Notorious in the West(10)

By: Lisa Plumley

 He hoped it wouldn’t come to that. But as a pair of ragged miners saw him coming down the street, gave a yelp of surprise when they saw his face then scurried to the side to avoid him, Griffin changed his mind. Suddenly, he felt in the mood to crush anything or anyone that displeased him...and he felt like starting now. Grimly, he shook out his wild, dark hair, pulled his flat-brimmed hat low over his eyes and took himself off to The Lorndorff Hotel, where—if they knew what was good for them—everyone from the merest maid to the most autocratic manager would be on their toes. Otherwise, he’d know the reason.

 * * *

 In retrospect, Olivia Mouton knew she should have realized something was amiss from the moment she finished breakfast in the sunny dining room of her father’s Lorndorff Hotel and heard the bellman chin wagging with the desk clerk as she passed by.

 “I heard he’s the terror of Boston,” the bellman was saying in a scandalized tone, “with eyes like the devil and a fancy dark coat that drags along on the ground when he stomps by—prob’ly on his way to put some orphans on a chain gang or some such.”

 “Pshaw. The way I heard tell, he could put grown men on that chain gang of his and get no guff,” the clerk replied with an offhanded wave hello to Olivia. “I ain’t the one who saw him, mind, but the night clerk told me he was about seven feet tall—”

 “Seven feet? Holy moly!”

 “—with a fully loaded gun belt and knives strapped to both legs. Dressed all in black, he was. Couldn’t scarcely see his face, ’specially with all that hair. Like a mountain man—”

 “I heard he brung a huge ole bag of money with him.”

 “—only fancier,” the clerk said with a nod, “but with that same no-good attitude. As if he’d sooner sock you than say hello. I heard he commandeered the train that brung him. Forced ’em to turn off their track and go his way to Morrow Creek.”

 At that, the bellman whistled, apparently impressed. “Do you reckon he’s really him? I know Mr. Mouton got that telegram yesterday, but I thought Griffin Turner was practically a ghost.”

 “Nobody’s ever seen him,” the clerk agreed, “so I’d say—”

 Olivia cleared her throat. “Gentlemen,” she said gently, “you know we’re not supposed to gossip about our guests. This is a guest of the hotel you’re discussing, I assume?”

 Both men met her inquiry with disbelieving stares.

 “You haven’t heard?” the bellman asked. “I heard about him even afore I got to the hotel for work! The whole town’s abuzz.”

 This did not enlighten Olivia as much as she would have liked. Patiently, she said, “Well, the whole town’s not been here, in the hotel where I live,” she said with a good-natured smile—one that the bellman, who’d proposed to her just last month, returned readily. “Not yet. So I haven’t heard a thing.”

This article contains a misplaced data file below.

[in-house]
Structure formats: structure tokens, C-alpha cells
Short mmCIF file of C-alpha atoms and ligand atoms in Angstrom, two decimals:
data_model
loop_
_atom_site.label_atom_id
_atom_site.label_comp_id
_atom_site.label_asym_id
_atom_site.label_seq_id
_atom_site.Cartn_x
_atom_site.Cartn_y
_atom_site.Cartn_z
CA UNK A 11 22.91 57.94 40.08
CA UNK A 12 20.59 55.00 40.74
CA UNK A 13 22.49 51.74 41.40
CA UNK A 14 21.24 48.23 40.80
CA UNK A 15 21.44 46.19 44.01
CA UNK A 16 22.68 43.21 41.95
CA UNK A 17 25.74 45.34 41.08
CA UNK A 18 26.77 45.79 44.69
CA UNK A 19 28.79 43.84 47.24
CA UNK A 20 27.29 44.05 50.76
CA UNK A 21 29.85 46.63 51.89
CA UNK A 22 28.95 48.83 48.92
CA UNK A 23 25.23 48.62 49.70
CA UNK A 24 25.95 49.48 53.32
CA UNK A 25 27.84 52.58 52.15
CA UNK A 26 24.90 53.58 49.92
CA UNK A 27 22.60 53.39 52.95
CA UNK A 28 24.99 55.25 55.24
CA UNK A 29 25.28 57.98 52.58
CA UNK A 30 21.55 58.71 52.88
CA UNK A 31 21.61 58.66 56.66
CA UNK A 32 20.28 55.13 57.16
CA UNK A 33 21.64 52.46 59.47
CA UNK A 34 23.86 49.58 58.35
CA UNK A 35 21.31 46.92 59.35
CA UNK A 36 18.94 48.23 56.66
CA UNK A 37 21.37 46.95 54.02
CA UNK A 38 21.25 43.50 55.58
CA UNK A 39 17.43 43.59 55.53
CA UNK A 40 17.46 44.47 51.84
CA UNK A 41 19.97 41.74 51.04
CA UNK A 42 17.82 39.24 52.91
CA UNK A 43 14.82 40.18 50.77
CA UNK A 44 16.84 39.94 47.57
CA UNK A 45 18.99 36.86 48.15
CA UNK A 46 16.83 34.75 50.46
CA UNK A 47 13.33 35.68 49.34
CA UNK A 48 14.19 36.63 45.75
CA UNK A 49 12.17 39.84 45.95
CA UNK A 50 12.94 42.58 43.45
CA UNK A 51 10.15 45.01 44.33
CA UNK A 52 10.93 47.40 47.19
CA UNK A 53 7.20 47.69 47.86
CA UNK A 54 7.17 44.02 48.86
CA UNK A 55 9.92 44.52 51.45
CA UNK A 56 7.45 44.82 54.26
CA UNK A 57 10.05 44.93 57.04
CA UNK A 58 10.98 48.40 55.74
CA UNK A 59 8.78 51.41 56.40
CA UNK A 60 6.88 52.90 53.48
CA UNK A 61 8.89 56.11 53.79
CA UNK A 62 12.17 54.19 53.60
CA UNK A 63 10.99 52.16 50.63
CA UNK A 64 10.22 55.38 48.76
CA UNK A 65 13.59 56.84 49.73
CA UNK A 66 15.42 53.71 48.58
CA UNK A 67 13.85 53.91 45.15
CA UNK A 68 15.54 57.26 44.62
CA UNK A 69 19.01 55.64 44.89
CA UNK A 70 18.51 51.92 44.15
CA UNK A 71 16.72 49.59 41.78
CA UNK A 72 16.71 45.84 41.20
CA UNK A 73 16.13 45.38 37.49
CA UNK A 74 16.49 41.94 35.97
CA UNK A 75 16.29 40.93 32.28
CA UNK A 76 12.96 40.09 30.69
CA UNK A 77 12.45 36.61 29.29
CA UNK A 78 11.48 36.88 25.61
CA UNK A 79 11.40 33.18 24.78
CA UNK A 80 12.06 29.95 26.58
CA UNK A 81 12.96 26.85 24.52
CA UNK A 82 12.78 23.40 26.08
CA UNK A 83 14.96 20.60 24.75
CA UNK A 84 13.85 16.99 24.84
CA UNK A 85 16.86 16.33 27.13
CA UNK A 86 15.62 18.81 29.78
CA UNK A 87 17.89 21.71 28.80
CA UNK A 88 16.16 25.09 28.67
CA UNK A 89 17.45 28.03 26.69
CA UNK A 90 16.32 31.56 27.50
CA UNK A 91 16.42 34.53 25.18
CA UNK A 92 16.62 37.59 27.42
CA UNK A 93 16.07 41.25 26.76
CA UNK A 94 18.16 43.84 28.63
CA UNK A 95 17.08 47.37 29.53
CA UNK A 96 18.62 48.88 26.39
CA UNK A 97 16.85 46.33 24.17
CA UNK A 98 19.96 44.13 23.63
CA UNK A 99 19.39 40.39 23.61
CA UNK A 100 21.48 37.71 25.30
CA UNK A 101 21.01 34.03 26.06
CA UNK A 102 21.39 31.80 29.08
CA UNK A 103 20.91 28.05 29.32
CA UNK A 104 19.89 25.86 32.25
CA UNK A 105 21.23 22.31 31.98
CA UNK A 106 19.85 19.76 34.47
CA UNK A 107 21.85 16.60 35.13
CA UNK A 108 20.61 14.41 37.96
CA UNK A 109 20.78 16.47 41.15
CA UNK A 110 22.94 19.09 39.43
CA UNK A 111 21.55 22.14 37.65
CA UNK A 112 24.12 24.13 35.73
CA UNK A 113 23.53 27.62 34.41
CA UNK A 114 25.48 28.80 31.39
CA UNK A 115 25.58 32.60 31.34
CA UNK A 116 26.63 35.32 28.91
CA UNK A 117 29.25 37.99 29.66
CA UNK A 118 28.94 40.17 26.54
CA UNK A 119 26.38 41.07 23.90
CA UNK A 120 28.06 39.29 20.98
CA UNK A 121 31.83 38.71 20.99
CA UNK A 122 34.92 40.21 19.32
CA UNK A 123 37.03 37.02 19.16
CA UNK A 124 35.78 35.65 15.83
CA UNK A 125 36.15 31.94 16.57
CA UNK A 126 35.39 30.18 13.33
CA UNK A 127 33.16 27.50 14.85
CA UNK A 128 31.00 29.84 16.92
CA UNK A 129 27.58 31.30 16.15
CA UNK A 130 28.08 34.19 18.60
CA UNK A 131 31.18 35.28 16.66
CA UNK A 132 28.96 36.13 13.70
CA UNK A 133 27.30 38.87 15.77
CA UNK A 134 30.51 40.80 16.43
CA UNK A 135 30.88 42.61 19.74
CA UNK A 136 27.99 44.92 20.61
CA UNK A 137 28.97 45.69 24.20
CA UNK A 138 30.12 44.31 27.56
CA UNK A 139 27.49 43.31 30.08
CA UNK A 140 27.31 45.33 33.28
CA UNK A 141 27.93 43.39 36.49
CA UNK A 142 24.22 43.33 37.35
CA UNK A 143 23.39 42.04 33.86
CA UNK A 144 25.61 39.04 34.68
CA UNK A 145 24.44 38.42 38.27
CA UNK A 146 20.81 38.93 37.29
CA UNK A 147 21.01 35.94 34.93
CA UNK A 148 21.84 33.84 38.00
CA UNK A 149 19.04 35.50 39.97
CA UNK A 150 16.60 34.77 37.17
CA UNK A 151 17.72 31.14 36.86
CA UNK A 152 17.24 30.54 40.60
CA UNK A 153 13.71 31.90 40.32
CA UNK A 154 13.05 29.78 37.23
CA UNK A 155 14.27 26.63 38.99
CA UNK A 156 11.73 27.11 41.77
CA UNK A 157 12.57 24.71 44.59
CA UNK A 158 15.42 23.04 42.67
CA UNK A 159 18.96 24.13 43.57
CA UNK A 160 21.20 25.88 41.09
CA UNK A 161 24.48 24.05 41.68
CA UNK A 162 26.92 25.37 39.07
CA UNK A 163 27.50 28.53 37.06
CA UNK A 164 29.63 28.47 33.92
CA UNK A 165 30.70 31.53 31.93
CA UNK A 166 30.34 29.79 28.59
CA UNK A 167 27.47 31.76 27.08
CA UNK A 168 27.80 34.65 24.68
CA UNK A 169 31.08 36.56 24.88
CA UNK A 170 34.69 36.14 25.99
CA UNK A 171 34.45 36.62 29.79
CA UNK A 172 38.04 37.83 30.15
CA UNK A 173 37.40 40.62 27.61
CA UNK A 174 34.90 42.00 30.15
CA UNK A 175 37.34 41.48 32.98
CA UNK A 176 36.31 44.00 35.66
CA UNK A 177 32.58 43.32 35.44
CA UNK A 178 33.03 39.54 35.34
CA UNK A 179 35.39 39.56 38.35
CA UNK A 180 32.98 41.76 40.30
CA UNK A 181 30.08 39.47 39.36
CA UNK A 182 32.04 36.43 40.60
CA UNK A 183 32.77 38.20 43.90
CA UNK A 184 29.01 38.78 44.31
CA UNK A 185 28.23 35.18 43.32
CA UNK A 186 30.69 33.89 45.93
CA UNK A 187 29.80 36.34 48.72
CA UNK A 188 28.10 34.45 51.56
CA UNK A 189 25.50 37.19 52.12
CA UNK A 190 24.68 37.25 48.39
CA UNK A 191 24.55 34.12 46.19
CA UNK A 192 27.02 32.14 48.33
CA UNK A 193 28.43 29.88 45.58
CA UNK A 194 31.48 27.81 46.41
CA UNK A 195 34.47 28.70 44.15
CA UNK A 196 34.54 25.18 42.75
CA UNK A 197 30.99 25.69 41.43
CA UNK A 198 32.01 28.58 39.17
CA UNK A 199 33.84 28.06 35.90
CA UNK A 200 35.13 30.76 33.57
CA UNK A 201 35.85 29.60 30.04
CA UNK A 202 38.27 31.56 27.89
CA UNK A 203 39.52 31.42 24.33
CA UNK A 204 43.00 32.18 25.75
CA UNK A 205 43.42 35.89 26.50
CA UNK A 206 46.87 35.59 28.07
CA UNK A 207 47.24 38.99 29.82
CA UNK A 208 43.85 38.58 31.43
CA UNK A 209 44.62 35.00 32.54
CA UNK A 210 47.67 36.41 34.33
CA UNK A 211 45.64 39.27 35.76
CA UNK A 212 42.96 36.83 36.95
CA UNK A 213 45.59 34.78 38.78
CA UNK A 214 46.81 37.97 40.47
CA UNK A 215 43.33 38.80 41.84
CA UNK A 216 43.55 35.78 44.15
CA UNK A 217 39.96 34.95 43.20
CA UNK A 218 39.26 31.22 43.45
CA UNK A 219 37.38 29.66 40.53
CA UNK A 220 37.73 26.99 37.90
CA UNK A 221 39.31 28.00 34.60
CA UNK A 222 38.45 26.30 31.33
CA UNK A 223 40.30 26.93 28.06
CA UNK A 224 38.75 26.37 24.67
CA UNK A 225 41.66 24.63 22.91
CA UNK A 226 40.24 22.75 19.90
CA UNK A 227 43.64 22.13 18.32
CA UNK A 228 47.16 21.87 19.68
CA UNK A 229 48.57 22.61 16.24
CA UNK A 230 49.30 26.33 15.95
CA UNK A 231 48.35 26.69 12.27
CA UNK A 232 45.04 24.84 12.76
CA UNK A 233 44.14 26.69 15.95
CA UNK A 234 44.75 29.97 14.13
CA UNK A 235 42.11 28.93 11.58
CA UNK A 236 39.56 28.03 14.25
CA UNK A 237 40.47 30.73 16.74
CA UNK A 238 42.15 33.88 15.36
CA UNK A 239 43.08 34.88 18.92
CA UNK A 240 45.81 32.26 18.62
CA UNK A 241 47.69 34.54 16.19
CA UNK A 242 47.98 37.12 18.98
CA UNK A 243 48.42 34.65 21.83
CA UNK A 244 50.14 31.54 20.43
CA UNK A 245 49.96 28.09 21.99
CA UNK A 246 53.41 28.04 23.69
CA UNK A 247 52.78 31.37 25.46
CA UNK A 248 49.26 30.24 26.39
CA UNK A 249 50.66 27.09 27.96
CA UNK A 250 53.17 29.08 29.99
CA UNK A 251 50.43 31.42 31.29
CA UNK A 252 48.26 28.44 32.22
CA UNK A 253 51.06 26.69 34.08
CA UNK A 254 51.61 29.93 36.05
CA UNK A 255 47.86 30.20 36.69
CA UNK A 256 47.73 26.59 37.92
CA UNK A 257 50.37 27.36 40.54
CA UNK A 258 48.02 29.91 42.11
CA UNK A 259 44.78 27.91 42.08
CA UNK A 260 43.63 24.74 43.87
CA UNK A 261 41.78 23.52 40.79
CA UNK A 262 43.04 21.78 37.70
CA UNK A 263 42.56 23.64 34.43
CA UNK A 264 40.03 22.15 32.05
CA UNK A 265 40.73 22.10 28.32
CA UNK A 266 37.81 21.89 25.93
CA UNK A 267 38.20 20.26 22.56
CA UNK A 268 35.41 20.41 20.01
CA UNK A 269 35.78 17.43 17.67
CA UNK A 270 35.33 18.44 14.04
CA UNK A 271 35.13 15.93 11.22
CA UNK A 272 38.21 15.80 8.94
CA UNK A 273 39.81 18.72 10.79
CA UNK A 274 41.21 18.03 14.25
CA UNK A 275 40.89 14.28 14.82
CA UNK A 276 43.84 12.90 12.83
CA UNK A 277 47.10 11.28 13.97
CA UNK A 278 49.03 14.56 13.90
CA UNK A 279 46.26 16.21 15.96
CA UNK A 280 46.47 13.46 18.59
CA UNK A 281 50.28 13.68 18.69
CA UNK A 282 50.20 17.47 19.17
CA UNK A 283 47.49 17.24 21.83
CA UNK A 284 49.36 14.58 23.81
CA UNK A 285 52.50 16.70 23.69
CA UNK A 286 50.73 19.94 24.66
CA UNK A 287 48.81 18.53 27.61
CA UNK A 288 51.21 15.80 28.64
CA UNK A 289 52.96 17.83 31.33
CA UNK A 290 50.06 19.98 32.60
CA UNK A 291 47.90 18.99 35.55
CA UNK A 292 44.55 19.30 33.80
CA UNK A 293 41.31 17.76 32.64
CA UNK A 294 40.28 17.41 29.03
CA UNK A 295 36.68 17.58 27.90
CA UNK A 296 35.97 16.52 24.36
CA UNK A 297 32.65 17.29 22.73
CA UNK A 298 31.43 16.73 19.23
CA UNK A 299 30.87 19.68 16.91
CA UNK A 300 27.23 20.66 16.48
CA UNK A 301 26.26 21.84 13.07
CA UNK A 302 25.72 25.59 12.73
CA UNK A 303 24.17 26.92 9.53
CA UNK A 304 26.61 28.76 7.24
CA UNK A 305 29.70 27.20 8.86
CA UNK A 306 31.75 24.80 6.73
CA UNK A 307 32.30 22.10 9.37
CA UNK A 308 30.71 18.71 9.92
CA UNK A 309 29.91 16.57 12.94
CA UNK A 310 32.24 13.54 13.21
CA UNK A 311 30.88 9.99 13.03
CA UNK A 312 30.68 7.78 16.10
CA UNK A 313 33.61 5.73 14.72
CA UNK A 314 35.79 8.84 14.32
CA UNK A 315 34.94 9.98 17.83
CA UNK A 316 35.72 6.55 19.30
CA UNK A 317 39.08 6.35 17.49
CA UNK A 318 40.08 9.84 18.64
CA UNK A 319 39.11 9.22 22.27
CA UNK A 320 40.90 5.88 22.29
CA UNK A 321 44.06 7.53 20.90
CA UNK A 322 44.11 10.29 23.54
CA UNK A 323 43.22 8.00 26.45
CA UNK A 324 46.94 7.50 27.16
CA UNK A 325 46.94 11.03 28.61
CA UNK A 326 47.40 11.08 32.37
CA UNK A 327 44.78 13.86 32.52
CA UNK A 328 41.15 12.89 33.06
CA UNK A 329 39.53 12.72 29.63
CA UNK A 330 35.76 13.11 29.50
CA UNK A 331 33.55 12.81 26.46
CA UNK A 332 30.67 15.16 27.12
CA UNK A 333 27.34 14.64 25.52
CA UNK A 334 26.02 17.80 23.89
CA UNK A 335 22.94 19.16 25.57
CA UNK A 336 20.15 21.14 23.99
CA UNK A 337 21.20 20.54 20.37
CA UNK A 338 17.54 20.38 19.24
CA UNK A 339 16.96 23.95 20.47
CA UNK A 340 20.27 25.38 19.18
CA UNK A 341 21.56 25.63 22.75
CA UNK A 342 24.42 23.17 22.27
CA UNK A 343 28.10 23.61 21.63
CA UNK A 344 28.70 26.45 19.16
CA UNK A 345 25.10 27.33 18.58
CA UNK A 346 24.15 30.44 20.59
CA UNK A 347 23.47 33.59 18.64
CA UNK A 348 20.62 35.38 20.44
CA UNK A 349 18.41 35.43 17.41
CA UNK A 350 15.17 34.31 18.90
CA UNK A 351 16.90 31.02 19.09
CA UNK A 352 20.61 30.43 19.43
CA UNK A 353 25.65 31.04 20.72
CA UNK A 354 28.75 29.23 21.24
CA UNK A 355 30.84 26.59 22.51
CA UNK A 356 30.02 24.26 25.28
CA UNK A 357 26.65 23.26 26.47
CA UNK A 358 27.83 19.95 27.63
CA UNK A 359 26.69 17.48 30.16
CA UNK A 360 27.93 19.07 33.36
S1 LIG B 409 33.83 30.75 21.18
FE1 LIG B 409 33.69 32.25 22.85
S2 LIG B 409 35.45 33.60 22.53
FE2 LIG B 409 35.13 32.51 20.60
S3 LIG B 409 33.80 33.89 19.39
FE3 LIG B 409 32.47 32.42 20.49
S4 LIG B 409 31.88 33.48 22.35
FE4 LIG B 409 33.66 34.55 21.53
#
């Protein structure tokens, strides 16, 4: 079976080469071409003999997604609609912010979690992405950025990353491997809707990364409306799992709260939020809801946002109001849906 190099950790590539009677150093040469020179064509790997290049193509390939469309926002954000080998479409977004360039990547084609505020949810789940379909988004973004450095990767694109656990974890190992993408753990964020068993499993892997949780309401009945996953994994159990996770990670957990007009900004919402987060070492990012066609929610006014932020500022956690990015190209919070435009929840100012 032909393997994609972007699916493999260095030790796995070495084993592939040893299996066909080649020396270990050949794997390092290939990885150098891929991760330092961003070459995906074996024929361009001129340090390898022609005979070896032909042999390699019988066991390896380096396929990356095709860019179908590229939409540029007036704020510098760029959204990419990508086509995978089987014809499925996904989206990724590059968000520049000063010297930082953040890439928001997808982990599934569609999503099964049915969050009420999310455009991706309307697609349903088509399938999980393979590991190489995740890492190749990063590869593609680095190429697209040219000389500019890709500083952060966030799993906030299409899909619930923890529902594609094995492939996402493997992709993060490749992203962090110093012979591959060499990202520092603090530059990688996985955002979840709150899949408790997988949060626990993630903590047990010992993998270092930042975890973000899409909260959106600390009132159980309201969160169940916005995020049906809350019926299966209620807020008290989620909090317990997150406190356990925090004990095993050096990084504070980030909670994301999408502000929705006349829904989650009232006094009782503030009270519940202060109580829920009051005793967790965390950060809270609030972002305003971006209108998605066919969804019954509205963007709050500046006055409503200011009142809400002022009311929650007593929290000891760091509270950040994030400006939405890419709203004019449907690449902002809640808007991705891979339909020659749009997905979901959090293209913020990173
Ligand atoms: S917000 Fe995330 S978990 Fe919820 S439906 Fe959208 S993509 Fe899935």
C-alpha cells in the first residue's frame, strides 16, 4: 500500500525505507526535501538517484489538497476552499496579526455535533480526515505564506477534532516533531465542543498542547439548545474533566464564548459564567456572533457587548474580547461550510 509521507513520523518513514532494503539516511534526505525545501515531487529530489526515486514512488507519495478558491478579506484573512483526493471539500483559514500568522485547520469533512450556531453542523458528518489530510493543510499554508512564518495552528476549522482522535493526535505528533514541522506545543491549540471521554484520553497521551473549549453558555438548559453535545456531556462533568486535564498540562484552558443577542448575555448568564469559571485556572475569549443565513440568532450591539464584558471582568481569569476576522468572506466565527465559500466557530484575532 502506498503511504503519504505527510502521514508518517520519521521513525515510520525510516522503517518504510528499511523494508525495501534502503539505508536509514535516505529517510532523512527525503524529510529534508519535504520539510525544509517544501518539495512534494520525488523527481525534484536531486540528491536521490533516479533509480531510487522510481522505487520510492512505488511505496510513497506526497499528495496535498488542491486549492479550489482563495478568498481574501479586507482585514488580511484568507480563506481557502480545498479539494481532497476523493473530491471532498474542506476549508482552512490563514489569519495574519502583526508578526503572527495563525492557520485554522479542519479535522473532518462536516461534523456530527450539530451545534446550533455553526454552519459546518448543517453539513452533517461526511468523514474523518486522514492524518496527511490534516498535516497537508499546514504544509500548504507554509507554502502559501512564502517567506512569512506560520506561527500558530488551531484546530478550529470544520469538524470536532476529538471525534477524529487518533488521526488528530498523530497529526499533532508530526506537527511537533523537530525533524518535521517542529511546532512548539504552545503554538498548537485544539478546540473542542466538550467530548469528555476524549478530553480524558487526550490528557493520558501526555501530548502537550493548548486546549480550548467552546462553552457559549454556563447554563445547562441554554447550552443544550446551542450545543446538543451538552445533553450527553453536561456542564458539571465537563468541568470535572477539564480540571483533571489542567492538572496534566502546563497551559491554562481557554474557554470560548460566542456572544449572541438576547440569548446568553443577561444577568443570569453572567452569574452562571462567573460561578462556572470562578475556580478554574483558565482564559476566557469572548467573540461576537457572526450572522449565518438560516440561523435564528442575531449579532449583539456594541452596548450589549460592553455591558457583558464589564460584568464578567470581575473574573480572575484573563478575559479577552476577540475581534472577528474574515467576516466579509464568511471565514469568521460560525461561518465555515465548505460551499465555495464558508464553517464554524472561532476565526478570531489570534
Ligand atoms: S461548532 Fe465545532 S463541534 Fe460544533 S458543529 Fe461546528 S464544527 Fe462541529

“It’s The Boston Beast,” the clerk confided, leaning on his desk. He nearly smudged his guest register and upset his inkwell in the process. “The Tycoon Terror. The Business Brute!”

 The bellman nodded vigorously. “It’s him! Plain as day! Or night, at least. He didn’t even take his own private train car. He just showed up, lickety-split, in the middle of the night!”

 “Hmm. The Boston Beast, eh? You’ve been reading those tabloid journals from the states again, haven’t you?” Olivia guessed, shifting her gaze from one talkative employee to the next. She shook her head. “I’m going to have to ask the O’Malley & Sons book agent to stop bringing them with her.”

 “It ain’t the press. It’s the truth.” Wide-eyed, the desk clerk turned his guest register. He pointed at the aggressive scrawl penned on the very last line. “See? There’s his name!”

 “His name?” Olivia stifled a grin. She raised her brows. “Would that be The Tycoon Terror or The Business Brute?”

 “Just look!” The clerk waggled his finger at the scribble.

 Dubiously, Olivia peered at it. “That could be anything. It looks as if an especially tetchy chicken got a hold of a pen.”

 The bellman guffawed. He traded glances with the clerk, then returned his attention to her. “You’re funny, Miss Mouton.” He hitched up his suspenders, then nervously wet his lips. “I don’t s’pose you’ve given any more thought to my proposal?”

 Uh-oh. That was Olivia’s cue to skedaddle. No good could come of it when men talked about marrying her. She’d spent the past several years dodging proposals, having learned long ago that finding what she truly wanted—a man who’d value her for her genuine self—was as likely as finding gold in a guppy bowl.

Also By Lisa Plumley

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